Our strategy from the beginning of this case has been to try to work with the authorities in Costa Rica. Despite the desire of the vast majority of our supporters, we have not only kept quiet about a tourist boycott, we have even advised against the boycott believing we can find a solution that will help Costa Rica, Sea Shepherd and most importantly, the sharks. We have offered to return to Costa Rica and continue where we were stopped ten years ago. Our offer even went further, I personally promised we would fund and install an AIS network around Cocos Island; similar to what Sea Shepherd has done in the Galapagos. After all we have the knowledge and the experience to do so. Such a network would instantly improve control of Cocos Island National Park. But apparently there are things happening around Cocos Island that the Costa Rican government does not want the world to see.

The Mystery of Cocos Island

By Captain Paul Watson

There is an agenda here that remains a mystery,
A decade ago we saved hundreds of sharks.
Of this event we have a documented history,
In our efforts to defend Costa Rican marine parks.

With permission of Guatemala we ended the slaughter,
Without causing injury, death or destruction,
We made a powerful film entitled Sharkwater,
To shark finning we became a major obstruction.

Sea Lions Aren’t the Dam Problem on the Columbia River!

Commentary by Sandy McElhaney

Sea Lions in Astoria, Oregon. Photo: Kimber HamiltonSea Lions in Astoria, Oregon.
Photo: Kimber Hamilton
On April 3, 2012, Oregon and Washington began an annual cull of California sea lions on the Columbia River.  State workers brand the marine mammals with searing hot irons, shoot them with rubber bullets, and kill them by lethal injection -- all for the crime of eating “endangered” salmon.  As horrific as these acts are, they are authorized and supported by the National Marine Fisheries Service.  Since the cull began in 2008, at least 39 sea lions have been killed and 11 are in captivity.

Salmon fishing is big business on the Columbia River. Sea lions are tortured and killed for eating little more than 1 percent of the annual salmon run.  Conversely, commercial, tribal, and recreational fishermen are encouraged to catch about 17 percent of the endangered fish.  Anglers have long complained that sea lions compete with them for salmon. Their solution is to get rid of the sea lions. They have full backing by local politicians and the federal government.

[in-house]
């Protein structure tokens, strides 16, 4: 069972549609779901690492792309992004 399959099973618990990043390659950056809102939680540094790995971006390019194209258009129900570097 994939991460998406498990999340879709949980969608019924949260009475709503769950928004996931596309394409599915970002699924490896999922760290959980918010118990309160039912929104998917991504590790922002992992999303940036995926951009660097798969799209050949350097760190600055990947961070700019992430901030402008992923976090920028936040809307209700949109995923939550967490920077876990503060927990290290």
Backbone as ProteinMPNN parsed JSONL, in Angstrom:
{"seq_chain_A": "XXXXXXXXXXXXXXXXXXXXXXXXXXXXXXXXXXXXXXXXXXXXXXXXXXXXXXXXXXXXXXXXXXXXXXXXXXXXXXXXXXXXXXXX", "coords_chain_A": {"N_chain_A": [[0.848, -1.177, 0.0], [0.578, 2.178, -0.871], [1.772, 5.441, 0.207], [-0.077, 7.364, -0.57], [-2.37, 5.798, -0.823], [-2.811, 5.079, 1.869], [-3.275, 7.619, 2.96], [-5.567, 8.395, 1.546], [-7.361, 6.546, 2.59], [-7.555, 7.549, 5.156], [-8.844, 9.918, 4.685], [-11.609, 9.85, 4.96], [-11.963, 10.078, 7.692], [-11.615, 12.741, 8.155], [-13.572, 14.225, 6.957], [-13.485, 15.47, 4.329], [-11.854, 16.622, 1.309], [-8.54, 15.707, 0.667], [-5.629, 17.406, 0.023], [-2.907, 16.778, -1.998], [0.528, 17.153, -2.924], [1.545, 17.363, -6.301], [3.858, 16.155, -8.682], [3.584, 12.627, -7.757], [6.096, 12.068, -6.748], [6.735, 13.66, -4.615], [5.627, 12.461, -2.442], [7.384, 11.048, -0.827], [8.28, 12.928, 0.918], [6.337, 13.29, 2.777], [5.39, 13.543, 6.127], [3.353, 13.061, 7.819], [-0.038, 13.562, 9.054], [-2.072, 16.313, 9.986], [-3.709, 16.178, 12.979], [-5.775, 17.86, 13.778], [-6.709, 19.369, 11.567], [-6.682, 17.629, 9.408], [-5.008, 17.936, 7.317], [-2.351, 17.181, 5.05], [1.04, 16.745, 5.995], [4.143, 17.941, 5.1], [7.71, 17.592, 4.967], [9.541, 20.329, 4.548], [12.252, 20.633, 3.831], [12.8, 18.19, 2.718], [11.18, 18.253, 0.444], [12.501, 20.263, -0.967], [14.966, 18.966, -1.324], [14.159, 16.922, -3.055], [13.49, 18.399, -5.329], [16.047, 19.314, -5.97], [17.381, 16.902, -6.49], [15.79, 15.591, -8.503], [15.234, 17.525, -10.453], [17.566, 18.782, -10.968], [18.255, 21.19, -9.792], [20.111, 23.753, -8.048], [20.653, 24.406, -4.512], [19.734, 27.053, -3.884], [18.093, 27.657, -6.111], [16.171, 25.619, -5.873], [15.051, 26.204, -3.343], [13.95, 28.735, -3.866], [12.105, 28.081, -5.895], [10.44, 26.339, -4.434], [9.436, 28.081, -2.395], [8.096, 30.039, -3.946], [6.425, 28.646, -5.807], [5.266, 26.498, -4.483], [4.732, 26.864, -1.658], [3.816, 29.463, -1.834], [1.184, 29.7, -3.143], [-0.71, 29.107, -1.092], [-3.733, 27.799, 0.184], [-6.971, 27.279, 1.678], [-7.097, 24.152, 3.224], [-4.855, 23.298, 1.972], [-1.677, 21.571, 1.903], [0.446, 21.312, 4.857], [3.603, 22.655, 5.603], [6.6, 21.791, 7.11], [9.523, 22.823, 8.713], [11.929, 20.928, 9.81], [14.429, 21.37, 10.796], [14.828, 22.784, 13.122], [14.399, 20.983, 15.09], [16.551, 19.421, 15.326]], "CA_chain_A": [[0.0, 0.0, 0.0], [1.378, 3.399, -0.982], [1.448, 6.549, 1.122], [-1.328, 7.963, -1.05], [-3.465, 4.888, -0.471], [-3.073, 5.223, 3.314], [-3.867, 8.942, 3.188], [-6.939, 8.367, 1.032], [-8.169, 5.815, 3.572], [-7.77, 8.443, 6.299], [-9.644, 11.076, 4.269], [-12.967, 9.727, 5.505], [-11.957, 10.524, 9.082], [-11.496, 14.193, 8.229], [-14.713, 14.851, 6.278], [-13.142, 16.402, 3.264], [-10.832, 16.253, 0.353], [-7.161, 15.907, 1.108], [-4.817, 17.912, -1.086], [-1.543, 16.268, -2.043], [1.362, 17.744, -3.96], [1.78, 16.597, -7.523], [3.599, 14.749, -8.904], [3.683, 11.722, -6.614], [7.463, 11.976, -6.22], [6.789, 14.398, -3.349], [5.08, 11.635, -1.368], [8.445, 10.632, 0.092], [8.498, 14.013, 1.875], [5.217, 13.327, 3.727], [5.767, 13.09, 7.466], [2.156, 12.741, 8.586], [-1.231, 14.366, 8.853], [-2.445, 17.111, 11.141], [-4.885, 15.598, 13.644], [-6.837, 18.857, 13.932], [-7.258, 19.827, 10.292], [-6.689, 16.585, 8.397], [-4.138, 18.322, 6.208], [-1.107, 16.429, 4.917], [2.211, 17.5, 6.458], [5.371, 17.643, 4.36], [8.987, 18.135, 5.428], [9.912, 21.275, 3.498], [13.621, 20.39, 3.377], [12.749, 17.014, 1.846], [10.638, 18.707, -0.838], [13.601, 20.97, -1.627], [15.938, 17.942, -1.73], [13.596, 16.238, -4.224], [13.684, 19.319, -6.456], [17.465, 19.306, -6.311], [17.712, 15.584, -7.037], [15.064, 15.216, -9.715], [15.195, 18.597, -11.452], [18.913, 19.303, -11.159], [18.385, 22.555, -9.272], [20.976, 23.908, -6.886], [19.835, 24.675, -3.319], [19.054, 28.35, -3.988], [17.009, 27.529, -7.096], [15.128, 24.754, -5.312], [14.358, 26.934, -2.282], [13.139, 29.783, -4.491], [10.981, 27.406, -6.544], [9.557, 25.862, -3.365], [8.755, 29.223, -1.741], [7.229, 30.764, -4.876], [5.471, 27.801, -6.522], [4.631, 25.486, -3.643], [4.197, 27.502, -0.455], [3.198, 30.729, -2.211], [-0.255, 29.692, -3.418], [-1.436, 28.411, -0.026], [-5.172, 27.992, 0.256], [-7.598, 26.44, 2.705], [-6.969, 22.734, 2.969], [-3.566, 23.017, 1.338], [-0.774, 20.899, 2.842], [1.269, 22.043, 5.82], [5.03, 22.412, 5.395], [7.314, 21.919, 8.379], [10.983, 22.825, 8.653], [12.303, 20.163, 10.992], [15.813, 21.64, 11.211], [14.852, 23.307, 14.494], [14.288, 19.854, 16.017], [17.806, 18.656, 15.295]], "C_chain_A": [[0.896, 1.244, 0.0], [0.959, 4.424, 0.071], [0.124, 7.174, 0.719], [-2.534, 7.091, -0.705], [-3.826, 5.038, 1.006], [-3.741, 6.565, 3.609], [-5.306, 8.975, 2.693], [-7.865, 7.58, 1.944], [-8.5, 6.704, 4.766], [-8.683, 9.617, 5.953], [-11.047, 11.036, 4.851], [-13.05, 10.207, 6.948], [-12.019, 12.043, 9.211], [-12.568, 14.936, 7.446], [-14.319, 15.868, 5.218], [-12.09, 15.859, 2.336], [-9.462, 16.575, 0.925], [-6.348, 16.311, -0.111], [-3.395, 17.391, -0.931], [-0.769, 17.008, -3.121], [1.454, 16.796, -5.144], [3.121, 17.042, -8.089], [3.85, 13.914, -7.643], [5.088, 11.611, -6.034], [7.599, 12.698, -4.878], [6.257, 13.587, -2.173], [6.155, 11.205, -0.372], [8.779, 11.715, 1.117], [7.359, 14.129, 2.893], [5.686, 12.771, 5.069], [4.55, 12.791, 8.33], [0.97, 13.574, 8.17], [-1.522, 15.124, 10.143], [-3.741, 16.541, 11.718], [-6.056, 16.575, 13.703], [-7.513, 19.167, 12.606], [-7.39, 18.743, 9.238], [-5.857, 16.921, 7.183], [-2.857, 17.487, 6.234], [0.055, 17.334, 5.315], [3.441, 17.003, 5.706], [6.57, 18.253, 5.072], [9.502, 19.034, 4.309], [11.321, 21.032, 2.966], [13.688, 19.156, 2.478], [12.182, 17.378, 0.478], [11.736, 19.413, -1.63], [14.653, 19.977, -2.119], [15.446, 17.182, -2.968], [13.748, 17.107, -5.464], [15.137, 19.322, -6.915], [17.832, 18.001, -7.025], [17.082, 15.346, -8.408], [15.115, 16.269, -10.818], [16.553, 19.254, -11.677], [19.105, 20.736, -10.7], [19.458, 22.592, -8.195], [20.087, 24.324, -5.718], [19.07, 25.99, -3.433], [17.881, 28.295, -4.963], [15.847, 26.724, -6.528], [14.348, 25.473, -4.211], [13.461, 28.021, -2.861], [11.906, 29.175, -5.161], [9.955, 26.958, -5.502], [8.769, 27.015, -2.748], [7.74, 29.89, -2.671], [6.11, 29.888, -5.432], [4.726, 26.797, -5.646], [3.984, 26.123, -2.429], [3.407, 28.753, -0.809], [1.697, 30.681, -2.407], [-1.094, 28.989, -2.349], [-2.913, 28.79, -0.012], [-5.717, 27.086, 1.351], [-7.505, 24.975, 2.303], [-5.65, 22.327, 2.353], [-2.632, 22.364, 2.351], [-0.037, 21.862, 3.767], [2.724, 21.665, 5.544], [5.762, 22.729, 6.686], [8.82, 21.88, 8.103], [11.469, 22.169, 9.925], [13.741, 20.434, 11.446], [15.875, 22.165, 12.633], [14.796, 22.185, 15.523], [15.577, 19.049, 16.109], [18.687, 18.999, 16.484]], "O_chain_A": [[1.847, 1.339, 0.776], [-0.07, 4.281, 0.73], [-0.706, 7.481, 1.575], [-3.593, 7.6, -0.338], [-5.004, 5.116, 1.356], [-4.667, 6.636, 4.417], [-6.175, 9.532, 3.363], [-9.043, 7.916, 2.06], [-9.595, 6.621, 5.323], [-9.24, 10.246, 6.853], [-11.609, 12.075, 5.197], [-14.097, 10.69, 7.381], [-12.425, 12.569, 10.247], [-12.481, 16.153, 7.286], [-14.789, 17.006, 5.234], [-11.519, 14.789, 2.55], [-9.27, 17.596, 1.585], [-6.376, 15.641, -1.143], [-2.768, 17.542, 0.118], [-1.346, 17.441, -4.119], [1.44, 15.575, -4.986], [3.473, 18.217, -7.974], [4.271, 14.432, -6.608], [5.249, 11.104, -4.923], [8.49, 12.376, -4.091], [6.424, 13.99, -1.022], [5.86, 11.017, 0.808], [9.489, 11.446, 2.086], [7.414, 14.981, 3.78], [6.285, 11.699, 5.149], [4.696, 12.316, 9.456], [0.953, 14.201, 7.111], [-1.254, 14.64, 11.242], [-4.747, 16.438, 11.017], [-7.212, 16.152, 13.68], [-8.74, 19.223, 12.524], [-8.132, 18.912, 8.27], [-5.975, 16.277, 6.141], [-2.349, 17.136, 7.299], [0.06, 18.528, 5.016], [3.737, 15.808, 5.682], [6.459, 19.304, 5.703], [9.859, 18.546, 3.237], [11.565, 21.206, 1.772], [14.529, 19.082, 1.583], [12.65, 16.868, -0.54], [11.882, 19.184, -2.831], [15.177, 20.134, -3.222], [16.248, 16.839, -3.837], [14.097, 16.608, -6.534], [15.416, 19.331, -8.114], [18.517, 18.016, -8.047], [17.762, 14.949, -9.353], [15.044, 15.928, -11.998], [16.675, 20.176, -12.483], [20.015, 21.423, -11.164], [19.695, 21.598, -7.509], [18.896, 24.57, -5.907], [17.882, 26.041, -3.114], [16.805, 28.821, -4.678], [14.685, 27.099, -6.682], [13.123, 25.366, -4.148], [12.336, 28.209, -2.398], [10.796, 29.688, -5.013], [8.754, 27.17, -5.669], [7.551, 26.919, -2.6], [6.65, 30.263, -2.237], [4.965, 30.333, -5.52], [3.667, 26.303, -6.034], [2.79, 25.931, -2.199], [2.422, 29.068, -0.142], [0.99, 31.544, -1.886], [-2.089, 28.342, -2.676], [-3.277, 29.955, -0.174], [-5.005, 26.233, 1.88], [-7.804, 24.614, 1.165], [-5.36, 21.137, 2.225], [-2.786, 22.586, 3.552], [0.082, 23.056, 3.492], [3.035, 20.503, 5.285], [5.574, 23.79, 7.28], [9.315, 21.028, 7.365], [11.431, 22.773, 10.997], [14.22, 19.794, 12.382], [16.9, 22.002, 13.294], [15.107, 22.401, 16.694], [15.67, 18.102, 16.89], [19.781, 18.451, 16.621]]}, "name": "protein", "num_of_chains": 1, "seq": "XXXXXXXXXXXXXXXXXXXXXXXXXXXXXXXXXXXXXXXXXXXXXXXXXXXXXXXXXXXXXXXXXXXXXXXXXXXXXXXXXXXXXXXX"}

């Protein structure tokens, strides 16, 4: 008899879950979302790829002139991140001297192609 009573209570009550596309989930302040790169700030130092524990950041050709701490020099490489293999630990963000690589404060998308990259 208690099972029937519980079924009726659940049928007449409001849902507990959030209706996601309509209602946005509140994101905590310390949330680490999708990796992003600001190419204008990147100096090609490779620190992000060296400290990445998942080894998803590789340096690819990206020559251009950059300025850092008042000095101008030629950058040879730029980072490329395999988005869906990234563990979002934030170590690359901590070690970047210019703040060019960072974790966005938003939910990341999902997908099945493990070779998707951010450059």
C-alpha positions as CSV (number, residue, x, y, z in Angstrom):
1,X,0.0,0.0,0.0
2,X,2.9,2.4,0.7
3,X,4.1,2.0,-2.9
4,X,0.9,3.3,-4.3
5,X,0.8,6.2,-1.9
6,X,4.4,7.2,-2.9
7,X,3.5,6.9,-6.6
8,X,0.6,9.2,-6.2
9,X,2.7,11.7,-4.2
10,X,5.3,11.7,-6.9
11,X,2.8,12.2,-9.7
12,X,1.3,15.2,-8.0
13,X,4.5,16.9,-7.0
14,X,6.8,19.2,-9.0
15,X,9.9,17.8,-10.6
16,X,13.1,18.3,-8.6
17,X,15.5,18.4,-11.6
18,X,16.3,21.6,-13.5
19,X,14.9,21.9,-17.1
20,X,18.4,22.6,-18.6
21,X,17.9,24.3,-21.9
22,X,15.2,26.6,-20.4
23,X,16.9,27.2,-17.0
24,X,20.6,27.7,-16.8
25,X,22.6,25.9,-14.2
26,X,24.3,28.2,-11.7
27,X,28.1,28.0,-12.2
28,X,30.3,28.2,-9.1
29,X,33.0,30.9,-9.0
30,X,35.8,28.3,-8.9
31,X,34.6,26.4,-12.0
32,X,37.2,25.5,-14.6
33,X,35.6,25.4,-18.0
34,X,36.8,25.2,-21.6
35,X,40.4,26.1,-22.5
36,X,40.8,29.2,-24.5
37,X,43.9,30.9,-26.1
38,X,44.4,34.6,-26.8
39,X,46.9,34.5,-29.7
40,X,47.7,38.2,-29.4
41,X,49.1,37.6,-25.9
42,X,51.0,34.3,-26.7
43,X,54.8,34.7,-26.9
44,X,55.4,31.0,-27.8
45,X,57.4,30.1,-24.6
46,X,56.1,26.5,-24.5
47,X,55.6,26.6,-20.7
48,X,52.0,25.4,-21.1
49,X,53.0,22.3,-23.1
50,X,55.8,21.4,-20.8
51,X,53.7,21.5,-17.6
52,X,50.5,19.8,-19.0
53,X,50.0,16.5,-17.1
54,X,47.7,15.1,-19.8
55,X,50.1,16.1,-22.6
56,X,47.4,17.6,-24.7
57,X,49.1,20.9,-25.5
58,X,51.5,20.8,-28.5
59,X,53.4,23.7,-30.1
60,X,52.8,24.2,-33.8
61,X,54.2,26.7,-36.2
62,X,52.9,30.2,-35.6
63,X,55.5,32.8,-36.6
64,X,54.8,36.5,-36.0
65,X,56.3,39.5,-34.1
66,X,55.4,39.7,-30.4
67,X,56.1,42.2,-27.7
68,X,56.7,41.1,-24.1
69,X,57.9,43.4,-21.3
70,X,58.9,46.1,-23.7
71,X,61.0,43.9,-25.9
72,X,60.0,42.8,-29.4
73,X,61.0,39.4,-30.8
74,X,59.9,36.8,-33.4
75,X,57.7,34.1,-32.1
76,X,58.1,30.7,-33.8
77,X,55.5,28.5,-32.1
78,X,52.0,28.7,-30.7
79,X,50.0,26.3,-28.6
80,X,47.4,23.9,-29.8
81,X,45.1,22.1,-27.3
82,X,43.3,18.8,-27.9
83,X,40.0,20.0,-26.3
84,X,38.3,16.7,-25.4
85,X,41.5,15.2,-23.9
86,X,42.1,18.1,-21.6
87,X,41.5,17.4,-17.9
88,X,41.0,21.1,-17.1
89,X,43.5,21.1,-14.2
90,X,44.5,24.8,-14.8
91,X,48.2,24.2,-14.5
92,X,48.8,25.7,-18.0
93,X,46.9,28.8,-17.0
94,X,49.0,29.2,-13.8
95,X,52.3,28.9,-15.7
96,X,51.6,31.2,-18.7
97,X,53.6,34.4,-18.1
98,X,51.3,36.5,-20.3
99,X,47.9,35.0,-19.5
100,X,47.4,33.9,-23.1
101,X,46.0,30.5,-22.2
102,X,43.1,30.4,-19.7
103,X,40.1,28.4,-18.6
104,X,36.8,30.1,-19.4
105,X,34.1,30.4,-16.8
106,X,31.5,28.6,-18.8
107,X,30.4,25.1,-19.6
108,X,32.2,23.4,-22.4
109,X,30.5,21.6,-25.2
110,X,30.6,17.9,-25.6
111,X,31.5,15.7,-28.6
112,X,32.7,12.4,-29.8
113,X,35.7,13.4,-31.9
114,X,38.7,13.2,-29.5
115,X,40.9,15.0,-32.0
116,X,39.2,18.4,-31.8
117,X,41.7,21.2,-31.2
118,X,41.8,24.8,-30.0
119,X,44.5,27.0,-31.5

Namibia's Shameful Secret

By Rosie Kunneke, Nikki Botha and Dinielle Stöckigt (Sea Shepherds from South Africa and Operation Desert Seal team members)

Sea Shepherd representatives with Namibian Ombudsman, John Walters (L)Sea Shepherd representatives with Namibian Ombudsman, John Walters (L)Every year it is the same heart-breaking story. Come June/July, the powers that be in Namibia give their blessing for the start of the cruelest seal cull in the world. Up to 90,000 seal pups are herded for cruel slaughter. The stress and confusion the club wielding men cause the colony of seals is beyond any decent person’s imagination. Yet, the worst is still to come. Young pups still trying to grow from their mother’s sweet milk are mercilessly hit over their heads and all over their bodies. Then, whether they are alive or dead, they are stabbed and slashed open with knives, mother’s milk running from their mouths and noses and their blood freely flowing from their writhing little bodies. Mothers call out to their dead and injured pups to no avail. The male seals, also called bulls, are then shot through the head with a gun. A bullet to their brain ends life for 6,000 – 7,000 of these males. Their agony is short lived compared to that of the babies in the colony. The permit holders who get the permits for slaughter from the government say it is for profit, however, the government claims it is population control because the seals consume too many fish, and that the seal fur industry provides employment.